Stop and Hear the Music!: August Rush (2007)


     Upon seeing my post for The Art of Getting By, my friend suggested that I watch August Rush which also featured Freddie Highmore in it. And I’m glad she did! All throughout the movie, I was tense to see if it will resolve in a happy ending. Did it? Well, you have to see to find out. Stop and hear the music!

     August Rush is an artfully depicted film about music, love, passion and family. The plot is centered on young Evan Taylor (young Freddie Highmore), an orphan who has stayed in a boy’s home throughout his whole life. Even if he’s alone his resolve never wanes being convinced that his parents will find him, that he only needs to follow the music. There is an interweaving of the backstory regarding Evan Taylor’s abandonment. Lila Novacek (Keri Russell) is a gifted ceilist who falls in love with guitarist and band member Louis (Jonathan Meyers). They met and fell for each other that one night and had a baby, but through the cruel twist of fate, they all become separated from one another. Eleven years later, Evan gets lost through New York and goes through several situations eventually composing the perfect music, performed in front of thousands of people, that will being all three of them together as a family.
     This movie is like a musical but I think the music factor pulls off brilliantly. Music here is depicted like it’s one of the senses of the body, as normal as breathing, can be seen every single day everywhere, more important than food. This is what musical prodigy Evan, rebirthed as August Rush, feels that will be the driving force towards his goal. Definitely a good flick for musical appreciation.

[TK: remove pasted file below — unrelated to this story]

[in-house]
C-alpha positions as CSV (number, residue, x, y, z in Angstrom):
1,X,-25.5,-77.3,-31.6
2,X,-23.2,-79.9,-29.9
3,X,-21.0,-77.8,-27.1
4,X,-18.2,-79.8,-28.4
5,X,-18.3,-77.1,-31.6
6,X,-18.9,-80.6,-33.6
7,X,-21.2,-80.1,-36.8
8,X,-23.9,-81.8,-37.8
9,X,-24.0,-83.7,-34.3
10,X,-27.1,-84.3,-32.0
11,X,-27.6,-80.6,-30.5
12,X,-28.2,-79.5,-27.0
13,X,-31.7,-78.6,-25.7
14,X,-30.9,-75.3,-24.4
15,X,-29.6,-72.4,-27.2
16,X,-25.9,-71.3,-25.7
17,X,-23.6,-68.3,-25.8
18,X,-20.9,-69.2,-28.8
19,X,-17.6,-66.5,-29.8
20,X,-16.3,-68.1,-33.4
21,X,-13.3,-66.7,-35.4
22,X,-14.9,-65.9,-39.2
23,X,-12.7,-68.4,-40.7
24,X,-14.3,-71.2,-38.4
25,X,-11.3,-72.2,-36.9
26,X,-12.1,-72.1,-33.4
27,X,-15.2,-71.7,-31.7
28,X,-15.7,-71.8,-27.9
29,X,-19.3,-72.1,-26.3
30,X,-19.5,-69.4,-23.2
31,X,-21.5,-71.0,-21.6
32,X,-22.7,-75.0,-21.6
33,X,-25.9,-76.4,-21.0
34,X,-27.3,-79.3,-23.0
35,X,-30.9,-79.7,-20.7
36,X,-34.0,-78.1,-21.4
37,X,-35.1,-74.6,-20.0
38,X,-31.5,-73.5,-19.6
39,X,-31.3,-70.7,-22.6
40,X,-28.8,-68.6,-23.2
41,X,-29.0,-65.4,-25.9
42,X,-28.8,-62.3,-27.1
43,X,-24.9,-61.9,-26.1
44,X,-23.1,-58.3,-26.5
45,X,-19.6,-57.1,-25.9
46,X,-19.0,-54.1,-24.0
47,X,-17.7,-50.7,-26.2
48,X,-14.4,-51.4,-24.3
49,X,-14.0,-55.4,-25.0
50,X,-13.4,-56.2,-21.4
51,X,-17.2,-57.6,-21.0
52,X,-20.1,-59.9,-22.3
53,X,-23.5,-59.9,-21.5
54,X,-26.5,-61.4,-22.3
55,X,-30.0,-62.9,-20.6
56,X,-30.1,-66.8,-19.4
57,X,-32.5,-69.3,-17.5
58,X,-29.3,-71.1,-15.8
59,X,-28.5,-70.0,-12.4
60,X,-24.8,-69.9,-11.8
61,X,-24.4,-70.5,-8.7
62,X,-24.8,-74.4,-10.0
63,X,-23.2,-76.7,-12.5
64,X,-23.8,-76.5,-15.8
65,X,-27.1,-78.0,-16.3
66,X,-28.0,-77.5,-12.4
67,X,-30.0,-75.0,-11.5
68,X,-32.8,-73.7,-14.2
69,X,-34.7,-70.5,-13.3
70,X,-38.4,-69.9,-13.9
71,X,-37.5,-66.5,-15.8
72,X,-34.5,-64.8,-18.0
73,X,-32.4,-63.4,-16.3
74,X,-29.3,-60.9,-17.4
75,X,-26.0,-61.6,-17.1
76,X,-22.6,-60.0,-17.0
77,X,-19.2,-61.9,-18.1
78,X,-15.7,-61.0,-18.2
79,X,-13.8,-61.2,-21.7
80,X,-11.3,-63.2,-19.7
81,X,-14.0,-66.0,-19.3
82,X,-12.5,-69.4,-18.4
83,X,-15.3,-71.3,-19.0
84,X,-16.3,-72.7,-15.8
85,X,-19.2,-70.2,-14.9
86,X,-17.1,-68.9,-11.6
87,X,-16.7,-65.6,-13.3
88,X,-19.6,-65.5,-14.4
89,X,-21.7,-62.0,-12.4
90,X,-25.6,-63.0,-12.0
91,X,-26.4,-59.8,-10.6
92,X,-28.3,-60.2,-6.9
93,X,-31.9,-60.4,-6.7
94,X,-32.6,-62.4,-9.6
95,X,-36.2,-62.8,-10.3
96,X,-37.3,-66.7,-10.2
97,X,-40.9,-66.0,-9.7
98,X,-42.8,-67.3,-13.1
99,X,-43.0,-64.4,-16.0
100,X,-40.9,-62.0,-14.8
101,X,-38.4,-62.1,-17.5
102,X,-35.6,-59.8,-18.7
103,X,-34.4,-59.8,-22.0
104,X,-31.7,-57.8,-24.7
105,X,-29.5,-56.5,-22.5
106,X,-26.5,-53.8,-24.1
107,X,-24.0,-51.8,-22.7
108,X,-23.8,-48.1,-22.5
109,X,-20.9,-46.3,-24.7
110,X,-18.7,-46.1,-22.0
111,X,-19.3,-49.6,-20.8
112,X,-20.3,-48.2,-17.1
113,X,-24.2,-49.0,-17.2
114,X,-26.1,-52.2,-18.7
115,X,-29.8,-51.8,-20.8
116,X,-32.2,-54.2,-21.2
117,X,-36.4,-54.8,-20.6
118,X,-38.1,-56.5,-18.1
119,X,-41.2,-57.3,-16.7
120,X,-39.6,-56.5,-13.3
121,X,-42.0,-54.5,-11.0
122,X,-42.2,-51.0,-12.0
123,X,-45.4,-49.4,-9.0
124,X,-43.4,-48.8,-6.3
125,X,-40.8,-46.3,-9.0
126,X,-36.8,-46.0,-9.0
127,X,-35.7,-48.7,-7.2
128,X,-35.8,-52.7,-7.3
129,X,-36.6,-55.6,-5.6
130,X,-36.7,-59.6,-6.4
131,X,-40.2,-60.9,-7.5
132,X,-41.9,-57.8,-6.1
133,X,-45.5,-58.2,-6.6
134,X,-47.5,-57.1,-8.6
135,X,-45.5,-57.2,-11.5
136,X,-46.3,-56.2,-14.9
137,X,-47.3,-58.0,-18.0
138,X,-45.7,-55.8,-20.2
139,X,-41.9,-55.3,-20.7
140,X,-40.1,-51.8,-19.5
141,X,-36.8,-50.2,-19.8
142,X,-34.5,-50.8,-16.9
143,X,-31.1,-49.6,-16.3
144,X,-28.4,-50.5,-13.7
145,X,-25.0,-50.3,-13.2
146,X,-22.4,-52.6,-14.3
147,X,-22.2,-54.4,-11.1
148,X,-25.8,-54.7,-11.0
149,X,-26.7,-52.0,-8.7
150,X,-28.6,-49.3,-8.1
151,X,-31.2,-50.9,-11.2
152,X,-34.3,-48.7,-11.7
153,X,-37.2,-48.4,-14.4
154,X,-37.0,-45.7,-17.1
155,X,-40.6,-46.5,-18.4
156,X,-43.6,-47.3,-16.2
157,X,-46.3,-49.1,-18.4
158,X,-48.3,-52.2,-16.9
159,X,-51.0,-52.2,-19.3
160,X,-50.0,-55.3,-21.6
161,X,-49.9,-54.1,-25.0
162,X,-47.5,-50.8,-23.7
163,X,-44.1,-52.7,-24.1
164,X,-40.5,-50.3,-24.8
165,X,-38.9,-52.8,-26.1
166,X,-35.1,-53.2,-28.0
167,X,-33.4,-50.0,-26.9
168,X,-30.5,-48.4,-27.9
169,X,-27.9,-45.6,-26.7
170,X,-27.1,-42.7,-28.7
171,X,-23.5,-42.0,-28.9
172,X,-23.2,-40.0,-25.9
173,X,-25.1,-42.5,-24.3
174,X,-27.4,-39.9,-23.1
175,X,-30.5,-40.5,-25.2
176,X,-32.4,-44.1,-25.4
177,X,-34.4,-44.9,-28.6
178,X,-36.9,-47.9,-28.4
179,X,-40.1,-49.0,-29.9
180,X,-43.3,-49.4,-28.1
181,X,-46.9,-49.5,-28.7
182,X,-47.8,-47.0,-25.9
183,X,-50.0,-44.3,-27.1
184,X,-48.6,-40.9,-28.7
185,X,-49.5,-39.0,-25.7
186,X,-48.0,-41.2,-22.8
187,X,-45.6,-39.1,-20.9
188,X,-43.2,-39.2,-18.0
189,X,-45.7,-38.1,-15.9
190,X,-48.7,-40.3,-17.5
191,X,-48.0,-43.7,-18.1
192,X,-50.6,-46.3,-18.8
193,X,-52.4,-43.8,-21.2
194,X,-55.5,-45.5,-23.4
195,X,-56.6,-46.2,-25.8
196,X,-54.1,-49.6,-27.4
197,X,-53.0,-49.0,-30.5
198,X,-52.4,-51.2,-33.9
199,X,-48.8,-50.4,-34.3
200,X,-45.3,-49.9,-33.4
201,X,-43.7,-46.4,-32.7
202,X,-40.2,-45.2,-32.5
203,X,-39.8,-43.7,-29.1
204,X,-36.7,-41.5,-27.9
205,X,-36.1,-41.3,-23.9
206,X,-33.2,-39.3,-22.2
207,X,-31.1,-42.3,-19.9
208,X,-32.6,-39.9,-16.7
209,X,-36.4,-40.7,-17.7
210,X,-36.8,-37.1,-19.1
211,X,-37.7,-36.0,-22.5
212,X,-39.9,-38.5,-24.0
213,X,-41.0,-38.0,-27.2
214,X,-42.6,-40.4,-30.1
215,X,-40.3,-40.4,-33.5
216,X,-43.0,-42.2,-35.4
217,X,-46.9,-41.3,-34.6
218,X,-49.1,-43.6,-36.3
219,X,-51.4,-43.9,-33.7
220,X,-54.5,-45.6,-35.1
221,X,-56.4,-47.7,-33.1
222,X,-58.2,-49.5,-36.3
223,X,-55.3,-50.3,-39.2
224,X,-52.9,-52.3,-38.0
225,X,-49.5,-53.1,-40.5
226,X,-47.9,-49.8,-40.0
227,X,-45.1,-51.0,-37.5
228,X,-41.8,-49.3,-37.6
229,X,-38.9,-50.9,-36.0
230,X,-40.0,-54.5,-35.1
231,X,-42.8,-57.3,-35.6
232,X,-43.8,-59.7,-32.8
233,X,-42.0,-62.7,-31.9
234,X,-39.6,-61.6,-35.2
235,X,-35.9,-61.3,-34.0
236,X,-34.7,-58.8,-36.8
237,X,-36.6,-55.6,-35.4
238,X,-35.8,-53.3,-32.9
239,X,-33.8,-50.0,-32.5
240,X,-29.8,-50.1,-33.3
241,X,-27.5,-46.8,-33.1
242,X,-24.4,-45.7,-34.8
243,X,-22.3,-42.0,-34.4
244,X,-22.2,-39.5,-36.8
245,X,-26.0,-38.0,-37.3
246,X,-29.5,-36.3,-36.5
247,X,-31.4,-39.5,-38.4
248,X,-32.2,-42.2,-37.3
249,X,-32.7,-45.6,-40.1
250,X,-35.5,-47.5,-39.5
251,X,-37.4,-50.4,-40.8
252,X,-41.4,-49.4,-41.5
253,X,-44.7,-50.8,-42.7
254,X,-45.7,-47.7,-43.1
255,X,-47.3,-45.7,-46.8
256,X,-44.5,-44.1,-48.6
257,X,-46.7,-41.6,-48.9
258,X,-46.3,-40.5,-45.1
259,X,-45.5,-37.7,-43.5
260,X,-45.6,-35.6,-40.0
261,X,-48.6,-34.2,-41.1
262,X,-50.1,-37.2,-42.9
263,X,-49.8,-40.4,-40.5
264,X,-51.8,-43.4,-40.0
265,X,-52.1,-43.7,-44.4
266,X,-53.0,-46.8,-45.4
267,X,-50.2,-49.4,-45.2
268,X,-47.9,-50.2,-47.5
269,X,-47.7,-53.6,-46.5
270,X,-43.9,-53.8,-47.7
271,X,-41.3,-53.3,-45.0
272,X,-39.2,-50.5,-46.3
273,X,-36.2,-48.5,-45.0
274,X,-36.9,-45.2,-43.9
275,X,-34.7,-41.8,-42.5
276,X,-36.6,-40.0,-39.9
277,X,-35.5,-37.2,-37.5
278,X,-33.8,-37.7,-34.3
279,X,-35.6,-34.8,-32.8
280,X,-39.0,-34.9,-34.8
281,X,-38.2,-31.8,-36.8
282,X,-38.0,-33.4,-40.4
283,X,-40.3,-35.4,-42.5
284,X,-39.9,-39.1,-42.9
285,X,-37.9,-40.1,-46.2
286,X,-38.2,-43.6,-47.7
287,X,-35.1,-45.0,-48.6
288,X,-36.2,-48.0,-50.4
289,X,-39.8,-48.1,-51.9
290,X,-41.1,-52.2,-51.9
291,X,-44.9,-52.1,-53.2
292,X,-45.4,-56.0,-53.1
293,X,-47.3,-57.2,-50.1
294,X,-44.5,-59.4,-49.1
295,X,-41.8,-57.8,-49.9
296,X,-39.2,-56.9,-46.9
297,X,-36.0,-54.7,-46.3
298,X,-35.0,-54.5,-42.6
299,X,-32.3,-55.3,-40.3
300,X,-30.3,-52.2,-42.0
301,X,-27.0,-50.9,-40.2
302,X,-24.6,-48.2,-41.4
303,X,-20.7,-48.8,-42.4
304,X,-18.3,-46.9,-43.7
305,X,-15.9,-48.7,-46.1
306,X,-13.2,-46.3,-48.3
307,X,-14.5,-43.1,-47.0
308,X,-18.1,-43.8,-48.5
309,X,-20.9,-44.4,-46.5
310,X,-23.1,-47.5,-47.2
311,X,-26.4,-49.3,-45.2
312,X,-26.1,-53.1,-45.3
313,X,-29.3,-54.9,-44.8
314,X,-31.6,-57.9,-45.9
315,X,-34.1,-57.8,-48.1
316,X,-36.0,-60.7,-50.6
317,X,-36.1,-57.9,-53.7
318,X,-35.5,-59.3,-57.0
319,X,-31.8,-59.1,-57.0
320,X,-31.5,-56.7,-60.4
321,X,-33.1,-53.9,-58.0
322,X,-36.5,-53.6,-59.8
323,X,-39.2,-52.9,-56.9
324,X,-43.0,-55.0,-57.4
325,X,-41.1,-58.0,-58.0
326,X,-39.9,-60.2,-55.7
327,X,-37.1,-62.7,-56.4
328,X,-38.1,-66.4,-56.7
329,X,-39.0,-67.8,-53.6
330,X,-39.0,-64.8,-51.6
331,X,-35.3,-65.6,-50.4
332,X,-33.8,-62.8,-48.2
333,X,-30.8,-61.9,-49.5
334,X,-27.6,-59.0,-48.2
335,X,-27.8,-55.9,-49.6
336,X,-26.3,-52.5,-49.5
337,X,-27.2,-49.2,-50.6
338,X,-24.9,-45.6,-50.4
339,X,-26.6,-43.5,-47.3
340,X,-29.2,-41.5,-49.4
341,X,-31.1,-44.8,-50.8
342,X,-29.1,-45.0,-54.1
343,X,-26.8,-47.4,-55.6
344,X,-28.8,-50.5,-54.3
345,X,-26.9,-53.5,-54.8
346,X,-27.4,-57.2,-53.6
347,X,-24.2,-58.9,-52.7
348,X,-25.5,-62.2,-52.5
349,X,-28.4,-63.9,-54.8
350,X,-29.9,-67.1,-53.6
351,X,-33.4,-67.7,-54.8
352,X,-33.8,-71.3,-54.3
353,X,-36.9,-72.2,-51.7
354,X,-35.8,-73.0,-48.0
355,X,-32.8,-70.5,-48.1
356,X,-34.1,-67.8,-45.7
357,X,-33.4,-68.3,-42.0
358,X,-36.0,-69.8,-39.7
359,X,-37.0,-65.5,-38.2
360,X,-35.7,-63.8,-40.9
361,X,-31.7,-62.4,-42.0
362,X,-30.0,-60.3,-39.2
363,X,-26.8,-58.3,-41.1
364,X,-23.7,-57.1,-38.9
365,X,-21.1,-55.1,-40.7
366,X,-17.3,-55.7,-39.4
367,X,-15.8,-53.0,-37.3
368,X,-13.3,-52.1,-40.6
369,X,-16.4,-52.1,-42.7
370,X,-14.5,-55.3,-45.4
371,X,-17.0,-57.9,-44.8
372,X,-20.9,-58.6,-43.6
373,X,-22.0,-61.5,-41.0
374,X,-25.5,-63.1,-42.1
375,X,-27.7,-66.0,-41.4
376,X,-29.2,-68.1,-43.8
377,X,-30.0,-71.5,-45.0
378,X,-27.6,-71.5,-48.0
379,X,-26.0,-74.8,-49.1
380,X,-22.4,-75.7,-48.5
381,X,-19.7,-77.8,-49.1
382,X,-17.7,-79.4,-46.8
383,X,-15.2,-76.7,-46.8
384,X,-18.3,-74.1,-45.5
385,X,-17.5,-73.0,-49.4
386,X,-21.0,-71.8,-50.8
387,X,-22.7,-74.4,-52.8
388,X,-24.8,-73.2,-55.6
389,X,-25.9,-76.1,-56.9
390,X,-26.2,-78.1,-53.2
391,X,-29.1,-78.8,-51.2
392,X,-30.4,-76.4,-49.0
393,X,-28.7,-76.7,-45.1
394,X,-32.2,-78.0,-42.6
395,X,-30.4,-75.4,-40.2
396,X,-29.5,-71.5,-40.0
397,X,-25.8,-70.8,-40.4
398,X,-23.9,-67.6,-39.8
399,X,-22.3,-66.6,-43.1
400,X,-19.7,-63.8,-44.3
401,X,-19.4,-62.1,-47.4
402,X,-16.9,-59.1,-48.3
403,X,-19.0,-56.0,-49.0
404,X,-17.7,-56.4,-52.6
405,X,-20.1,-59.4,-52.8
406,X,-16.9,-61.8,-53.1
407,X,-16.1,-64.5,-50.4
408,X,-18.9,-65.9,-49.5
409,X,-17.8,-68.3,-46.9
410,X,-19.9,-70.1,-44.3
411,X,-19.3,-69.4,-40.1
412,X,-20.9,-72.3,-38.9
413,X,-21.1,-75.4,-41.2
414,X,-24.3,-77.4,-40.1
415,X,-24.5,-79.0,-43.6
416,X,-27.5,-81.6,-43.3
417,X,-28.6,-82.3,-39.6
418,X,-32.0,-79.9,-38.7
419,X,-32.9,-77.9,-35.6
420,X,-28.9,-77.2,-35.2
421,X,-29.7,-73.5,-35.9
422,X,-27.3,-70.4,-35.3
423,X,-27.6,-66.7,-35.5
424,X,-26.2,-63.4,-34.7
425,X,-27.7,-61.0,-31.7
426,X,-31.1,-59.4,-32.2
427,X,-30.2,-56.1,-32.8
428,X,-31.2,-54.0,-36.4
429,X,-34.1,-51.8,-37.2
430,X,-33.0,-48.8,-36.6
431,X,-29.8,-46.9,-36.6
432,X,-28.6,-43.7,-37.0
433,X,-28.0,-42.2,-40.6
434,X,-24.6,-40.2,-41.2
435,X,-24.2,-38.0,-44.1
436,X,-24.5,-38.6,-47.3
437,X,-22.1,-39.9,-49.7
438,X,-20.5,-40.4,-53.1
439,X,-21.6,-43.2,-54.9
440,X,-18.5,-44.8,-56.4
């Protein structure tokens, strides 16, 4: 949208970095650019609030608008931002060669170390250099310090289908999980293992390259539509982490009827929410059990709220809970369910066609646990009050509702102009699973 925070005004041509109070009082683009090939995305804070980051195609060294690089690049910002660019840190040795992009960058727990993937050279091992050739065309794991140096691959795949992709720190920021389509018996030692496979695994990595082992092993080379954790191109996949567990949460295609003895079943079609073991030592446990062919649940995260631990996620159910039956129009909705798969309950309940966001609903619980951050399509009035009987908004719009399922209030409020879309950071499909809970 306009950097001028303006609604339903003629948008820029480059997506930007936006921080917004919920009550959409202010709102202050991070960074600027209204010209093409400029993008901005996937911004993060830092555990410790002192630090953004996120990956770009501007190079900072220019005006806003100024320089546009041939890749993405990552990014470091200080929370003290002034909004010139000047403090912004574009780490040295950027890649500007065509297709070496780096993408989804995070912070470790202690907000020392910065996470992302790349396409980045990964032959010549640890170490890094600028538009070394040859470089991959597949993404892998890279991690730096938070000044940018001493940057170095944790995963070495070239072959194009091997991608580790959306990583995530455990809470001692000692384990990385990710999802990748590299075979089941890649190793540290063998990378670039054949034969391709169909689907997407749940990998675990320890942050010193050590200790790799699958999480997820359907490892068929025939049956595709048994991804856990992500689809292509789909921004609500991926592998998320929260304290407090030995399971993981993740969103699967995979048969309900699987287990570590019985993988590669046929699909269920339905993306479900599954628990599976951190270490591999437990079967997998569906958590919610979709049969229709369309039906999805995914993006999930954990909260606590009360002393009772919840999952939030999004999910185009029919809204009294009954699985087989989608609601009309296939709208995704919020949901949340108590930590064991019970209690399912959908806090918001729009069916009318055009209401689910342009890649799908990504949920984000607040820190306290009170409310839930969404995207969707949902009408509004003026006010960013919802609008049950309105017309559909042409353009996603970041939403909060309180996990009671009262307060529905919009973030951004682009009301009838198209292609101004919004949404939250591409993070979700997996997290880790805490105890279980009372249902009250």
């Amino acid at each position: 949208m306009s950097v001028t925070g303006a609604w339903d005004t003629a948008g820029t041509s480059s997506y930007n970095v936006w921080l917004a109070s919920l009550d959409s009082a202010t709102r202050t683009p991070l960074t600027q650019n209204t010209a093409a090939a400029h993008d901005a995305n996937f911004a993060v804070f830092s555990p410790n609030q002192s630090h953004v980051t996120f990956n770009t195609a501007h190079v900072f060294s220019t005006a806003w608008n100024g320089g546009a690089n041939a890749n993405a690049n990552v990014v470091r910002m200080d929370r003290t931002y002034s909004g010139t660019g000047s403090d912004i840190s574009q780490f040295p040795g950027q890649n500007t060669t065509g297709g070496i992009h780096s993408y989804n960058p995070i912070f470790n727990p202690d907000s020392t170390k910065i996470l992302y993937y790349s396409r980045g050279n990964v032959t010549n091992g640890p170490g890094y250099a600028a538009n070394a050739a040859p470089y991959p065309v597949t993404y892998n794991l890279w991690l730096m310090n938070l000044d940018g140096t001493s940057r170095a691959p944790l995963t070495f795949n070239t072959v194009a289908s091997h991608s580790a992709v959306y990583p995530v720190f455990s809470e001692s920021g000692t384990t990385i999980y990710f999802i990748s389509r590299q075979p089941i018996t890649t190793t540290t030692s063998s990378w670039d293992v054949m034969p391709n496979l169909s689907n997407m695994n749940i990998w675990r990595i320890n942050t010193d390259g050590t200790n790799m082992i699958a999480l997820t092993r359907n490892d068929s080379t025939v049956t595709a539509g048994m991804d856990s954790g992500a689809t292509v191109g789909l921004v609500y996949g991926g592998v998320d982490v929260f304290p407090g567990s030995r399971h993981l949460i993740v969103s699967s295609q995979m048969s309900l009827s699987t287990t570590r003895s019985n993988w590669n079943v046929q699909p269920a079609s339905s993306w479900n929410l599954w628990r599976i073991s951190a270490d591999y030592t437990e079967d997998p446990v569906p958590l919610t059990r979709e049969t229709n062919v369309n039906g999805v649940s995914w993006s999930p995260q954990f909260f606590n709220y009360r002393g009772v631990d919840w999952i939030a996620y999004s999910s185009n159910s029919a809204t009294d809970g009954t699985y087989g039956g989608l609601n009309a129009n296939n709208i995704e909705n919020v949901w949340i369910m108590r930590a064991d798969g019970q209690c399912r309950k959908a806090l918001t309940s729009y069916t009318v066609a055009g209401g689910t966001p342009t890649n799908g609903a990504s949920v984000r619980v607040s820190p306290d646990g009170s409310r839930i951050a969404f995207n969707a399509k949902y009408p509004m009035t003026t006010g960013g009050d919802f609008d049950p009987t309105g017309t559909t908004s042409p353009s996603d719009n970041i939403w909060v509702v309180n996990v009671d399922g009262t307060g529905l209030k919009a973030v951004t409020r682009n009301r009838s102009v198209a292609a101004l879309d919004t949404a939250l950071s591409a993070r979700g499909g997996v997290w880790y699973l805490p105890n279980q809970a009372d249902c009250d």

Besides the music, the drama makes it so artful and sensitive. It’s like musicians are in a different level from normal human beings: they hear music through the moon. I’m no Julliard graduate but I think this never (or I haven’t been exposed) happens in real life and it is so utterly far-fetched, whimsical and dramatic. But spare me the criticisms on it being utterly idealistic. I was rooting for Evan all the way and I liked to be indulged in a typical happy ending since all the parties involved deserved it.
     This story that is beautifully interwoven is designed to make you cry; it is sensitive, almost poetic in a musical kind of way; it is artful through the sense of hearing. If things can be resolved in how Evan does it, then all we need to is to stop and hear the music. Anyone into the whole idealistic, musical dramatic film with a good resolution should take a moment to watch August Rush. Stop and hear the music, it will give you the shivers.


Post a Comment

newer post older post